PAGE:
There is this mirror outside my office window that is glaring the sunlight into my eyes, making me see blue spots even as I type this. For a second there I was sure Psmith, monocle fixed in eye, was standing there, reflecting light. Reality brings to me no such luck, so I make off now, with the warning that Psmith is too addictive, so the weak-hearted may kindly refrain.

Thursday, 11 October 2007


this is a tag by way of choxbox. hope you enjoy. I dedicate the Last N to you choxbox.

K- Kids. I love them, I hate them. I spend enough time with them during a regular day to explore both sides, and hopefully deal maturely either way.
E- Emsworth, Lord of Blanding’s Castle. A favourite of sorts. Loses his glasses, much like the Kutchu of the CBSE text books fame, although they are on his head.
N- Name Place Animal Thing. Have lots of memories of infinite fun at this game, though I often got stuck at N and Animal (not bird).
N- National Anthem. We sing it often at home at the end of day’s play with neighbour girl.
Y-Yann Martel, memorable in Life of Pi as the creator of a tiger named (Sidney) Richard (thanks Laasya!) Parker.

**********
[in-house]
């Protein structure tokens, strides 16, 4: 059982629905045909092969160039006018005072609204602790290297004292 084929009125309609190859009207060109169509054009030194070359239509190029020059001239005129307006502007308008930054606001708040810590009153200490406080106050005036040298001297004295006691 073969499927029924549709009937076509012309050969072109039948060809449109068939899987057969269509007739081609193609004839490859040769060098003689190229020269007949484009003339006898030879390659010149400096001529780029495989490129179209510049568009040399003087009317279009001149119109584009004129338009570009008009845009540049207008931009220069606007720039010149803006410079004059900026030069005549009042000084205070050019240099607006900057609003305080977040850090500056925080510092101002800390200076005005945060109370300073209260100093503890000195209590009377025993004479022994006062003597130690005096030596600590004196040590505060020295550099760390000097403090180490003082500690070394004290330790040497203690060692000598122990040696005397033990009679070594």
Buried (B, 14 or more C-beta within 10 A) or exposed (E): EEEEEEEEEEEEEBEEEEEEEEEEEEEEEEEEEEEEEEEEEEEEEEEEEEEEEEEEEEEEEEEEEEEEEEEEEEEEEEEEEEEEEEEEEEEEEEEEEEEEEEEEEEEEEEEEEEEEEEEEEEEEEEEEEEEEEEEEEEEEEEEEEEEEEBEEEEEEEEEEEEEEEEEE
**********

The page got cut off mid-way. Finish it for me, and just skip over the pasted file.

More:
B- Baby Einstein. Like the books, hate the videos. Annoying voice.
U- Umbrellas, what a pity my bright green one broke!
N- News. What I definitely don’t watch on TV. Newspapers. What I occasionally read.
K- Kenny, the original one. He is the tiny one in the orange jacket with hood in the TV series ‘Southpark.’ Famous for innocent looks, outrageous ideas, and filthy language.
P- Pink. Pink is the new black in our household. I am beginning to see its good side now, another lesson learnt from my monster child.
O- Oodles of fun, this exercise has been.
R- Room on the Roof. I wish I had one, though I would like one with high speed internet.
T- Triumphant Thirty Three. The thirties have been awesome so far, even better than the twenties. I had lots of fun in my twenties but the thirties are wonderful because I have searched my soul.
M- Mumbai Marathon Masala, coming up Jan ’08. Hoping to better my previous performances in the half, and, of course, enjoy Mumbai at its best.
A- Acknowledge Alliterations Above (please).
I- India (Chak De!). This is the mantra now. Unashamedly sung anytime, anywhere.
N- Nostalgia, an event in college & a fav indulgence of mine.
E- Ertl. Err, old guy, won the Chemistry Nobel today. I had predicted this back in 1996 in a meeting in Worcester, MA where he huffed through an invited lecture.

Tuesday, 9 October 2007

More Psmith

A chance remark by ludwig led me to this one. Psmith in Blandings, what more does one need? Of course, I have read it several times before, but that hardly matters.